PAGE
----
[Haskell-cafe] Re: ANN: A triple of new packages for talking
tothe outside world
droundy at darcs.net
Wed Jan 9 20:01:34 EST 2008
On Wed, Jan 09, 2008 at 11:43:52PM +0100, Achim Schneider wrote:
> "David Roundy" <daveroundy at gmail.com> wrote:
> > On Jan 9, 2008 10:10 AM, Dominic Steinitz
> > <dominic.steinitz at blueyonder.co.uk> wrote:
> > > Duncan Coutts <duncan.coutts <at> worc.ox.ac.uk> writes:
> > > > The difficulty is in deciding what the api should be. Does it
> > > > give you a real bitstream or only a byte aligned one? If I ask
> > > > for 3 bits then 15 bytes what does it do? Does it assume I meant
> > > > 3 bits, then pad to the next byte boundary and get 15 bytes, or
> > > > does it mean get 15 bytes but at this 3 bit shift offset?
> > >
> > > I'd suggest an aligned and unaligned api.
> > >
> > > So the aligned api would get 3 bits and the 15 bytes would start
> > > from the next byte boundary.
> > >
> > > The unaligned api would get 3 bits and the 15 bytes (=15 x 8 bits)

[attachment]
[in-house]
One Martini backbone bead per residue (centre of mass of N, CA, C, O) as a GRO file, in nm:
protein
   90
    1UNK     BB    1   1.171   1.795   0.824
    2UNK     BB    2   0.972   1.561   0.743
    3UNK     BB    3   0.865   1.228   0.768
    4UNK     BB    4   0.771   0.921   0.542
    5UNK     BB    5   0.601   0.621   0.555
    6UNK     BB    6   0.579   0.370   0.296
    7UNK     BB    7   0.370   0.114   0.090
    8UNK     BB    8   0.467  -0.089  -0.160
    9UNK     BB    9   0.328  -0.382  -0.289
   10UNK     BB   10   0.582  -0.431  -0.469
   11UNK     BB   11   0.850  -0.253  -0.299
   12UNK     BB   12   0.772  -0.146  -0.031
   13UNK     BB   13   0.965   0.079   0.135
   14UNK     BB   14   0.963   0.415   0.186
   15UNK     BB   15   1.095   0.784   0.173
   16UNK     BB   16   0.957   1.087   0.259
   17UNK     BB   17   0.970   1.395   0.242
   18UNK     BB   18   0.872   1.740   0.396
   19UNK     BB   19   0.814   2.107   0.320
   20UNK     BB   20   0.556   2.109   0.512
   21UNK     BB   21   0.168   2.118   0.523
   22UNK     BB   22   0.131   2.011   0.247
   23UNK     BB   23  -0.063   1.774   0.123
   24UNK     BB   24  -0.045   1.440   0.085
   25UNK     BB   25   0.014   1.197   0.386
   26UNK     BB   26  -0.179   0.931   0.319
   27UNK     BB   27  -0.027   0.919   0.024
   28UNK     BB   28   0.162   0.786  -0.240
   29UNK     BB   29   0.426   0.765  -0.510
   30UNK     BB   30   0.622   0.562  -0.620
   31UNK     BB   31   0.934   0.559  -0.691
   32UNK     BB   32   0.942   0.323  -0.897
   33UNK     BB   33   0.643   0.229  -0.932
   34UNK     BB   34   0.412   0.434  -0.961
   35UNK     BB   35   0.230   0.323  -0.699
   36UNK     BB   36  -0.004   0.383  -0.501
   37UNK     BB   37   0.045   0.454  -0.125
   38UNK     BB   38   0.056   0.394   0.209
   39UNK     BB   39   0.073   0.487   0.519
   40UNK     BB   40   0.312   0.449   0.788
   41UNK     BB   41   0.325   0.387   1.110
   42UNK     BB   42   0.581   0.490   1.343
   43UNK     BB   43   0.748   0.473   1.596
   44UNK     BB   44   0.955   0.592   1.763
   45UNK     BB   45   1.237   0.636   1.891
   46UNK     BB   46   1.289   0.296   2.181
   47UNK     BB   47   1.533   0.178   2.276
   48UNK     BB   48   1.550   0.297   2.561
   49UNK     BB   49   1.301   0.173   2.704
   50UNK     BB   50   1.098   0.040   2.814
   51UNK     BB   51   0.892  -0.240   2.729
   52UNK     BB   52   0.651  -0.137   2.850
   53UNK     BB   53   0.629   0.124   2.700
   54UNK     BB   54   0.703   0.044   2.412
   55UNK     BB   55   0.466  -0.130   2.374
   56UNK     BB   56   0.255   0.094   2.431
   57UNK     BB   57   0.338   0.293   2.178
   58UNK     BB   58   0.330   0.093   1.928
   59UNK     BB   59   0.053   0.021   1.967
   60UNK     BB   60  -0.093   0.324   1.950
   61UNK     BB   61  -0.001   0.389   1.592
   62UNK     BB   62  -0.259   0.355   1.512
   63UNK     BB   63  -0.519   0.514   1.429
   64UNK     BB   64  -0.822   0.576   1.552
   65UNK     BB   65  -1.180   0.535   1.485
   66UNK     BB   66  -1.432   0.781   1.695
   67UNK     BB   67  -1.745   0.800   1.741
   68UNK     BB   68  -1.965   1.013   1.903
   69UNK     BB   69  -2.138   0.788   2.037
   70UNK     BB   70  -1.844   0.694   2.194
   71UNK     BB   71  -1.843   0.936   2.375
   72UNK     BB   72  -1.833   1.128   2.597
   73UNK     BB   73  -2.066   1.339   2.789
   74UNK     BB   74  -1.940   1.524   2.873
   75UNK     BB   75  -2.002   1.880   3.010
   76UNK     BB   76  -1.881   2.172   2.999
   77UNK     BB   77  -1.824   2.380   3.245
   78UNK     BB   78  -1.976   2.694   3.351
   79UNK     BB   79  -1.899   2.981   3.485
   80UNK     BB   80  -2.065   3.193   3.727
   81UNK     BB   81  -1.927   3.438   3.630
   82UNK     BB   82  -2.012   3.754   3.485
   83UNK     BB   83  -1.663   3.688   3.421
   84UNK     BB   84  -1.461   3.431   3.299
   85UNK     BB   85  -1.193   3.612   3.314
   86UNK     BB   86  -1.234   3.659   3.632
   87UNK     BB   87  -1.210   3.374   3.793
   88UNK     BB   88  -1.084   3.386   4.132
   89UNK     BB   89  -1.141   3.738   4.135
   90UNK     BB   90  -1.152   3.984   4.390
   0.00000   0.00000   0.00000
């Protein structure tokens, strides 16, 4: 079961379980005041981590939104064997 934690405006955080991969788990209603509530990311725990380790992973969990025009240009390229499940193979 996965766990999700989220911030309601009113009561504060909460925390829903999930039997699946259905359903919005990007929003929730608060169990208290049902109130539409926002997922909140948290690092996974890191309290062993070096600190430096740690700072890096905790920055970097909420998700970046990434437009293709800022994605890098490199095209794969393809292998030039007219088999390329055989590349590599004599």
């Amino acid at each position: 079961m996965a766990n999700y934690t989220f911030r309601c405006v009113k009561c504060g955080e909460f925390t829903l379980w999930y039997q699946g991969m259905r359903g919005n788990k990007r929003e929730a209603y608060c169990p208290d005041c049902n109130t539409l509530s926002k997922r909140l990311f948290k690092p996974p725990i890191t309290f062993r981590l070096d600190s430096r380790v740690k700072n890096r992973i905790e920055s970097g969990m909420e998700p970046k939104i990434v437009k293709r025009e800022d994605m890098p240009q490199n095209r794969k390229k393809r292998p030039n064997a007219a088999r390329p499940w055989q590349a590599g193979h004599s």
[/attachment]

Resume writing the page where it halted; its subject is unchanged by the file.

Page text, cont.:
> > > would finish still with an offset of 3.
> > Do you mean we'd have an unalignedGetBytes as well as getBytes (which
> > would remain aligned)? That would make sense, but it would seem a bit
> > heavy to duplicate all of the binary API.
> getBytes per default unaligned and additionally snapToNextByte?
But I can't imagine an implementation in which this change wouldn't slow
down getBytes for the normal case. Perhaps the slowdown would be small,
but it seems unwise to enforce that slowness at the API level, when we've
already got a perfectly good API for fast binary IO. Maybe there's some
type hackery you could do to avoid a speed penalty, but that's a lot to add
for a somewhat dubious benefit.
Note that you could get a similar effect with getBytes always aligned, and
an additional function shiftToByte which takes the remainder of the input
and bitshifts everything so that the current read pointer is on a byte
boundary. Obviously this would be an O(N) operation (where N is the
remainder of the input), which could certainly be a problem.
Another option, I suppose, would be to introduce a type class for
bytewise-reading monads. That'd be a type hack, but not such a bad one.
Then you could have the efficient implementation, and one that allows
bitwise reading, and there could also be a function that allows bitwise
parsing of a chunk of a byte-aligned data.
Department of Physics
Oregon State University
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